Tuesday, February 21, 2012

Savage Solo: Why We Savage

Alright!  Here's a perfect chance for one of those "one blogger starts a topic and other bloggers continue it on their own blogs" things the OSR does so well and we Savages don't really do at all.

Tommy Brownell, over at The Most Unread Blog on the Internet Ever, extrapolated a model from Bioware computer RPGs that could be applied to solo gaming and asked what experience others have had running solo games.  I, as previously posted, have a ton of such experience.

My experience is a bit different from Tommy's in that my solo player is my wife.  I'm sure I'm not the only person who has realized gaming with a life partner/lover/spouse is a bit different from gaming with a casual friend.  First of all, by virtue of the fact that you have to live with this person, a spouse's characters automatically have plot armor.  Some might decry taking the risk out of gaming, but Robin is a very, very immersive player and no matter how many times I assure her that her character is going to be safe, she still gets worried when the odds are against her.  Besides, isn't this just genre emulation?  Do we ever really think Conan or James Bond are really going to get killed during one of their many adventures?  Savage Worlds has now effectively made this a canonical (if alternate) game rule with the "Heroes Never Die" Setting Rule introduced in the Deluxe Edition (and previously existing in Pirates of the Spanish Main), so I suspect Hensley and company have similar experiences.

Another difference (I suspect) is the prominence of romance.  I mentioned in my last post that one of the benefits of a decade of solo gaming has been keeping the romance alive in our relationship, and I meant it.  No matter how action-packed the setting (and most of them have been action settings, as Robin likes blowing off steam by rolling dice and smashing bad guys just as much as anyone does), there has been a strong element of love story.  Again, this isn't really foreign to most RPG genres.  "Batman Begins" (superhero), Casino Royale (espionage), Dracula (horror), "The Empire Strikes Back" (space opera), "Flash Gordon" (sword and planet), "G.I. Joe: A Real American Hero" (men's adventure/military), The Lord of the Rings (high fantasy), and even "Queen of the Black Coast" (sword and sorcery) all have prominent romance plots in them.  They don't all end happily, but the romance is still there.  It's one of the things that keeps genre fiction emotionally real even as it explores fantastical settings.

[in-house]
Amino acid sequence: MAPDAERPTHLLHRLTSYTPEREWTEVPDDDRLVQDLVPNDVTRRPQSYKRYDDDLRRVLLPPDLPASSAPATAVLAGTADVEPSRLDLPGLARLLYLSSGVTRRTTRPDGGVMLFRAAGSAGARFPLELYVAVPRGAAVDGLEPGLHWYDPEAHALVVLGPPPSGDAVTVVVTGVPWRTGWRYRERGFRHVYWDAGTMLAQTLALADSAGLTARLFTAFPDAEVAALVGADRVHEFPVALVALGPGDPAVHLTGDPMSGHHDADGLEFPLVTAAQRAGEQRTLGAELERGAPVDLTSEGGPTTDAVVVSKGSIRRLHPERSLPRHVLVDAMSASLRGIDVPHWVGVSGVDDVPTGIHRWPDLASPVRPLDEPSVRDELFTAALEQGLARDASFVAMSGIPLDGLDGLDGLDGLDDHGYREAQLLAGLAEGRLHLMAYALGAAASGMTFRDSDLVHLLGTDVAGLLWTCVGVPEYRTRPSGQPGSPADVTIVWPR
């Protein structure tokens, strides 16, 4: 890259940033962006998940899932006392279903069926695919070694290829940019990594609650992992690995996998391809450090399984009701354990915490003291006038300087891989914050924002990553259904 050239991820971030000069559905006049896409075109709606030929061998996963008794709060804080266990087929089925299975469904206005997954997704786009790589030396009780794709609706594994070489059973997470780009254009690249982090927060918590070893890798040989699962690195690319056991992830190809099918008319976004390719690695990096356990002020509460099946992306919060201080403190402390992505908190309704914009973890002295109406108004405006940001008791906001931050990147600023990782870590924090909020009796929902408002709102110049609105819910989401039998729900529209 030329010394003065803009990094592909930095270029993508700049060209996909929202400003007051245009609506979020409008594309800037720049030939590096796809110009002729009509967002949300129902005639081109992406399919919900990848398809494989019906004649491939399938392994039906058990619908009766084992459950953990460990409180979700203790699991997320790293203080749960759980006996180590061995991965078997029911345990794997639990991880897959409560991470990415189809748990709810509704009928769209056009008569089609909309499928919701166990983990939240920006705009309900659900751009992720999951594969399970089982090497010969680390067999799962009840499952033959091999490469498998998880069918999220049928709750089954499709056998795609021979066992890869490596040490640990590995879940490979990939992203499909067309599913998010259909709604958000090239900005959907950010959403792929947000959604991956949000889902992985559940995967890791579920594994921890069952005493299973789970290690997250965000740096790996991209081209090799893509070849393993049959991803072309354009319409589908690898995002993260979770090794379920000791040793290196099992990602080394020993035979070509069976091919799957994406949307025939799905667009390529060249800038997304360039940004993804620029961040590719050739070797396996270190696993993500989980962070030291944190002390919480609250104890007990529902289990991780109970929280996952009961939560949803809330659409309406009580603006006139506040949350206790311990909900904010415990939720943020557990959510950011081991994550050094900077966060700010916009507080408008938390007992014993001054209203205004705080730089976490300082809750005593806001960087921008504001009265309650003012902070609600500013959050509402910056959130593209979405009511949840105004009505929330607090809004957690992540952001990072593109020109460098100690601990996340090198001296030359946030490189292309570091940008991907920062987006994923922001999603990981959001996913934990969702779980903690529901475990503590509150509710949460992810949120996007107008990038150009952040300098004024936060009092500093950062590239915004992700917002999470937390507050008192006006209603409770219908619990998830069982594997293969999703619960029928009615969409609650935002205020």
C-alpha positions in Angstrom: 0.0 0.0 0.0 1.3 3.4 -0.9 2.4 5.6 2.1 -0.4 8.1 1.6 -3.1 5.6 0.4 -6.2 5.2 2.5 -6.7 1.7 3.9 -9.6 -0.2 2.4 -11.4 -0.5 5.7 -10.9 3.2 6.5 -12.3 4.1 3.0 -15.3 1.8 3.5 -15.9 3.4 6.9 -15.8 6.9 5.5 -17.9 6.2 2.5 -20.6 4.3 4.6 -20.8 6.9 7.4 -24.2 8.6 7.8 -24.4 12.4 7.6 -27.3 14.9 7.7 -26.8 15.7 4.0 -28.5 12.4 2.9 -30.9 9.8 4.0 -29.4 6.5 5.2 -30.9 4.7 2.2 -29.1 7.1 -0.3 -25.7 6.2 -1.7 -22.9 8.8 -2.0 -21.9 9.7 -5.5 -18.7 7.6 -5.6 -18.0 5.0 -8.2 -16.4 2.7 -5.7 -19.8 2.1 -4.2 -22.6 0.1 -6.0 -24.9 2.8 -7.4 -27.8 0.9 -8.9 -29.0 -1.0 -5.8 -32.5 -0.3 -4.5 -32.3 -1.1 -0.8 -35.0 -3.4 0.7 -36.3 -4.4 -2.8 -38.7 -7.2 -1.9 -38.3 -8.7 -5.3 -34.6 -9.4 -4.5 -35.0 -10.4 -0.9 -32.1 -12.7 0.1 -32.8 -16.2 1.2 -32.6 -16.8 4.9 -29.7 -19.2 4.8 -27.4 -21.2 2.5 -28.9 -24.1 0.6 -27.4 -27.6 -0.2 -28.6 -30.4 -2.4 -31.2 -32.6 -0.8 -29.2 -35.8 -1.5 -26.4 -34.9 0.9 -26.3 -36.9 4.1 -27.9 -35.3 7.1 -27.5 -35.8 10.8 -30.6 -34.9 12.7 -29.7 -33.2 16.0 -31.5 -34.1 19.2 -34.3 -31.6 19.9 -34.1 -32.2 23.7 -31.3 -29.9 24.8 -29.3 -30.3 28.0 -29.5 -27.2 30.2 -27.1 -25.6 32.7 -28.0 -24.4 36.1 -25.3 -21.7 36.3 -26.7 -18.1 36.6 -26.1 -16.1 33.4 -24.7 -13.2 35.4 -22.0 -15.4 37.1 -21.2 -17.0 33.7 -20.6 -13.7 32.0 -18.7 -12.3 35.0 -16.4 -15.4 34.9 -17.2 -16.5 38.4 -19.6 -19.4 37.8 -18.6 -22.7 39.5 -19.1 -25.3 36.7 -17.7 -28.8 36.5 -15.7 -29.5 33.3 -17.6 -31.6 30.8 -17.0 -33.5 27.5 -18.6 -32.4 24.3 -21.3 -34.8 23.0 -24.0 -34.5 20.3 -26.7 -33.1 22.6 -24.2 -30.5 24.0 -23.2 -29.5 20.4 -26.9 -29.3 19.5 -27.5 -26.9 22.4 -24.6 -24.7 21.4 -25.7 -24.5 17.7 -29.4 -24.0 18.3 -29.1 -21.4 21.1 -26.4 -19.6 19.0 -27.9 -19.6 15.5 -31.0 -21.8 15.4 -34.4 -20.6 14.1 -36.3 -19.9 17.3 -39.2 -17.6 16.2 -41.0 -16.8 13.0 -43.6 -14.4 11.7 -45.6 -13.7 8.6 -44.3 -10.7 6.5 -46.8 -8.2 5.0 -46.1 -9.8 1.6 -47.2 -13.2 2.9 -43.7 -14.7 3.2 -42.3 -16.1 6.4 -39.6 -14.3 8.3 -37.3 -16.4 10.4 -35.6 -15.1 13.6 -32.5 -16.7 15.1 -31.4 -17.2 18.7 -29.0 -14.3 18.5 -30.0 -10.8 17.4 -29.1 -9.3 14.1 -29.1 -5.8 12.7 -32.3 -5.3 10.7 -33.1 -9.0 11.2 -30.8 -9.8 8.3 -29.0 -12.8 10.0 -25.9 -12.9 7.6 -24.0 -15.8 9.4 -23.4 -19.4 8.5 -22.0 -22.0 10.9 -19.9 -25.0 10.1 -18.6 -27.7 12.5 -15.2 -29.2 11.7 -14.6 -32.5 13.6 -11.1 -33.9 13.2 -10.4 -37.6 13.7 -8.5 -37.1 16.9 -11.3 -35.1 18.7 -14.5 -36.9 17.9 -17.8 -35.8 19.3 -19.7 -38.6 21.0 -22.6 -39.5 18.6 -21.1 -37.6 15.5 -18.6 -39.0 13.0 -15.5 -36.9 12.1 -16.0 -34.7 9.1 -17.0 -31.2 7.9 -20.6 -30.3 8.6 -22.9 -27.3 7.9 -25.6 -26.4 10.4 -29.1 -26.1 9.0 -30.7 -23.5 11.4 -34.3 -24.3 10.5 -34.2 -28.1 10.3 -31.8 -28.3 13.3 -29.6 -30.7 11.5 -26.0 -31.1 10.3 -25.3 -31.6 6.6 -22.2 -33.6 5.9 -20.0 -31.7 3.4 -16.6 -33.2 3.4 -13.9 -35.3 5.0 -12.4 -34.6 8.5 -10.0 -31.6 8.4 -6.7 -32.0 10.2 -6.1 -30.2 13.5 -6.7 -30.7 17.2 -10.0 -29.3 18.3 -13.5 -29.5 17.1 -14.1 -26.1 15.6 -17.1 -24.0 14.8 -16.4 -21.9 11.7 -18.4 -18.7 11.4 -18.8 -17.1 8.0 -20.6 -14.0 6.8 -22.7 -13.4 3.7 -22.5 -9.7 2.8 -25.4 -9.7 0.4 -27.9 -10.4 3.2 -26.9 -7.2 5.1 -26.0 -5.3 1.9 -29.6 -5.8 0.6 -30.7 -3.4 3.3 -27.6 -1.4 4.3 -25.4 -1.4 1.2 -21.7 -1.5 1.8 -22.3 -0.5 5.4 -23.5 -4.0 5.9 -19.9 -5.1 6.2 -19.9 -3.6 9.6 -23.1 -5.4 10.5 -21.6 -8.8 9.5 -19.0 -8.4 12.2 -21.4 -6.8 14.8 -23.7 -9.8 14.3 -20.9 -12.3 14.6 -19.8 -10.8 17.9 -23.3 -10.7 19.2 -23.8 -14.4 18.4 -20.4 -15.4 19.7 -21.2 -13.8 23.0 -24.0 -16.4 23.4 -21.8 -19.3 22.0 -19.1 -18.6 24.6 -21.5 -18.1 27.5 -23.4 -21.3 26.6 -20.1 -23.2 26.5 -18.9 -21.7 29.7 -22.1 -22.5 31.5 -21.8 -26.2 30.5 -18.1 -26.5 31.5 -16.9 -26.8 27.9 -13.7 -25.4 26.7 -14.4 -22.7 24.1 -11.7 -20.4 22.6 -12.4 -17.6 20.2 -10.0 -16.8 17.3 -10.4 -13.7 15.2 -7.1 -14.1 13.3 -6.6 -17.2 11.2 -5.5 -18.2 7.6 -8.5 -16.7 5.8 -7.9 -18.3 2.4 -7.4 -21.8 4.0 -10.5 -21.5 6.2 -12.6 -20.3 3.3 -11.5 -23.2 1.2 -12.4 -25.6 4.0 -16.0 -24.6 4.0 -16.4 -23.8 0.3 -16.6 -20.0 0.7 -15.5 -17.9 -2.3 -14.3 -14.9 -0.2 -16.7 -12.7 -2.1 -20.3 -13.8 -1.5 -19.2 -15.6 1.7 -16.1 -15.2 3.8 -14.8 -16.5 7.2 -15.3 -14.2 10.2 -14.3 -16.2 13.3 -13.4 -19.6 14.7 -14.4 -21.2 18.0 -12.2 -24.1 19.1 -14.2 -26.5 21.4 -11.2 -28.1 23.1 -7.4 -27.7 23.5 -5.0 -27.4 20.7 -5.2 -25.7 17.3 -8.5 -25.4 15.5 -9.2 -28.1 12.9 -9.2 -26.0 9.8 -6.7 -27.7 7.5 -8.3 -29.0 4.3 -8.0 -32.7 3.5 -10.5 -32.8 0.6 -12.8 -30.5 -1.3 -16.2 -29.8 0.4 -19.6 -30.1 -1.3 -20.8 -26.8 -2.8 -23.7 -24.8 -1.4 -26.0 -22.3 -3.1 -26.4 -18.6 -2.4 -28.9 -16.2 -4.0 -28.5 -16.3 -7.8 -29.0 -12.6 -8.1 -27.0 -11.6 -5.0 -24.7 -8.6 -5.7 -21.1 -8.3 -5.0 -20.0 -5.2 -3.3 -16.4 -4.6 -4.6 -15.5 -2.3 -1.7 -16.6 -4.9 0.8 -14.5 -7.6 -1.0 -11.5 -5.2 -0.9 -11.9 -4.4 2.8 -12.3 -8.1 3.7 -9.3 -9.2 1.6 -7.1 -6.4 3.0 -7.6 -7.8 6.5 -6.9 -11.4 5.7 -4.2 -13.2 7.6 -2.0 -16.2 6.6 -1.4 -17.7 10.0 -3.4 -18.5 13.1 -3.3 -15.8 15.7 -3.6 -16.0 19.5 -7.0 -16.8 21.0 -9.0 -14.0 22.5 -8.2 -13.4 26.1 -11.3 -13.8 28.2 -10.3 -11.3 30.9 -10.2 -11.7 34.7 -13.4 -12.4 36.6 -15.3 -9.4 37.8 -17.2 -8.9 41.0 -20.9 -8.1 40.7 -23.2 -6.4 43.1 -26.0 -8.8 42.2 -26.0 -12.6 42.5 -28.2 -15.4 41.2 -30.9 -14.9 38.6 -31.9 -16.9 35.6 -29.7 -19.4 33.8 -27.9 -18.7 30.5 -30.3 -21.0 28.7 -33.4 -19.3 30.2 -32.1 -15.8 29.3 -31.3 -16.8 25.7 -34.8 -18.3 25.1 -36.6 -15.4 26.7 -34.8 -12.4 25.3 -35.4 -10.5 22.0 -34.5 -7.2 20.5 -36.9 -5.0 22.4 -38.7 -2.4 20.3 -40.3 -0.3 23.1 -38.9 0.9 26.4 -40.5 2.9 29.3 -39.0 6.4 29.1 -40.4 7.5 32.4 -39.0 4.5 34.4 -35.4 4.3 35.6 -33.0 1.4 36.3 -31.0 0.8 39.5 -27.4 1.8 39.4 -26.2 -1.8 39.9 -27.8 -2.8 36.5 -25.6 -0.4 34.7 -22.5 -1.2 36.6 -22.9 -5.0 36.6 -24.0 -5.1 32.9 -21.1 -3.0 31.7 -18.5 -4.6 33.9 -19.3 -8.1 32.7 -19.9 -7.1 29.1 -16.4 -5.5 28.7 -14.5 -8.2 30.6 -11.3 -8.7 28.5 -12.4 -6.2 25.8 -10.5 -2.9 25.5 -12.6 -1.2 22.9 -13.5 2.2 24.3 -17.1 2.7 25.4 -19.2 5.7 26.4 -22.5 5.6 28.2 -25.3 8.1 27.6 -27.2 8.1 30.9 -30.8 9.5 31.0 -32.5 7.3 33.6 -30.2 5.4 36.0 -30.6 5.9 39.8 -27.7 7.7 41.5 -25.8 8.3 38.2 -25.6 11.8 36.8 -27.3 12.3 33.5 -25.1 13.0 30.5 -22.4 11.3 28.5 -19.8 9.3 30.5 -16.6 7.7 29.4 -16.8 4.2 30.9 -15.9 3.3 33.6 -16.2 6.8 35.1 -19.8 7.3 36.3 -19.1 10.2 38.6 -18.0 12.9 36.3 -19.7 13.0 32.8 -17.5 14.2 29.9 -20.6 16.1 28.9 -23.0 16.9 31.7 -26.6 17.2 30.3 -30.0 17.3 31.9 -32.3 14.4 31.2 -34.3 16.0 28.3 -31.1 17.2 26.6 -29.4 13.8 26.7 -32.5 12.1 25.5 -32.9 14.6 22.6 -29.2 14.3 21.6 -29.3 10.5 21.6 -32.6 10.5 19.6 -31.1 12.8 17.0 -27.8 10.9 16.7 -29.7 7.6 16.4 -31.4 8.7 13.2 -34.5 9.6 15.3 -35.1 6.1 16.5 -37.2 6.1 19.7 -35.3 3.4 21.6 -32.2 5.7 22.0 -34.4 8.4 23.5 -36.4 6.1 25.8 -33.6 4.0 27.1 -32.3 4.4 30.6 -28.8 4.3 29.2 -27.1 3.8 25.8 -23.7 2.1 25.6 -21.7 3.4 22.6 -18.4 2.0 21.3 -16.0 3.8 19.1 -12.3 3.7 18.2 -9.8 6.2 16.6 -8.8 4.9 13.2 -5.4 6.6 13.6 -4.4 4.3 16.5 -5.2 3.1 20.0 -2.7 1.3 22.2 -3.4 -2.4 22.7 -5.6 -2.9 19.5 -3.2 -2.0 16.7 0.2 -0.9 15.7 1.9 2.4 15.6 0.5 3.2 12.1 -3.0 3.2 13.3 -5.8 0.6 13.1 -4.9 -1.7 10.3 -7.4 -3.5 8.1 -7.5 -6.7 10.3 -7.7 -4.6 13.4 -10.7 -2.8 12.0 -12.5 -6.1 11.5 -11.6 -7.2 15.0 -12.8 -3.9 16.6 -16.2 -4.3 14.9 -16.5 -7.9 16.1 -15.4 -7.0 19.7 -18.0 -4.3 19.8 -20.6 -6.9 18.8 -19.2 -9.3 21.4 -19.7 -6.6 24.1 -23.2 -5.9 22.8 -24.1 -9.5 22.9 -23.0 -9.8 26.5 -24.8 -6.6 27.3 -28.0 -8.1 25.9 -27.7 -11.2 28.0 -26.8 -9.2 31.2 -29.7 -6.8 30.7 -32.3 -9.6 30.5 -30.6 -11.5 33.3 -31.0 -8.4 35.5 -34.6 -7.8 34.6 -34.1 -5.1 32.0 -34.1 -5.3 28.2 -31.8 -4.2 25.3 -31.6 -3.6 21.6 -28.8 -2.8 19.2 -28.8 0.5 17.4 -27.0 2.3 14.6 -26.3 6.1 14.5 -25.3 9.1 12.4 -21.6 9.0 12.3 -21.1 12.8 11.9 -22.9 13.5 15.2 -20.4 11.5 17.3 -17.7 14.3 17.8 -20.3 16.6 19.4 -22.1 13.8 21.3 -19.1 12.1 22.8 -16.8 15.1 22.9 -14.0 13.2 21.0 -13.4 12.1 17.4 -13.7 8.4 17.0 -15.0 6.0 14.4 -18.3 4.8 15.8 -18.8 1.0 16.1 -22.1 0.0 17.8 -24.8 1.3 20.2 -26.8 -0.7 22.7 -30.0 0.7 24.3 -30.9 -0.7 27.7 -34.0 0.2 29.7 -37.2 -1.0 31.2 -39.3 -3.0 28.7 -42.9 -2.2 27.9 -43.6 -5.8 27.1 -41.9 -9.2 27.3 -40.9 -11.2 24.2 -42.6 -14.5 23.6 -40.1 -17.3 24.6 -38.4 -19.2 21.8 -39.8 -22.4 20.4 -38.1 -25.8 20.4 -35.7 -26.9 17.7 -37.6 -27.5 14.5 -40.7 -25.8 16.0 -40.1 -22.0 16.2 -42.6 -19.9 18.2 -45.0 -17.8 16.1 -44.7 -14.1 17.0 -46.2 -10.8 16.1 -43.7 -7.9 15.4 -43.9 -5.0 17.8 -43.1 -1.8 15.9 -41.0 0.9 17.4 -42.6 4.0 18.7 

Romance means dialogue -- lots and lots of dialogue.  Two to three hour game sessions will go by with no dice rolling as Robin and I just speak in character the whole time.  I don't always enjoy this, but most of the time I do.  I have a great repertoire of character voices and can usually switch easily between them, so I enjoy utilizing a talent for which I have no other outlet.  I also enjoy the chance to delve deep into a character's persona, a joy usually reserved only for players and not GMs.  We started gaming again with friends a couple of years back, and sometimes having to just sit back and describe things to the players instead of getting into character myself bugs the hell out of me.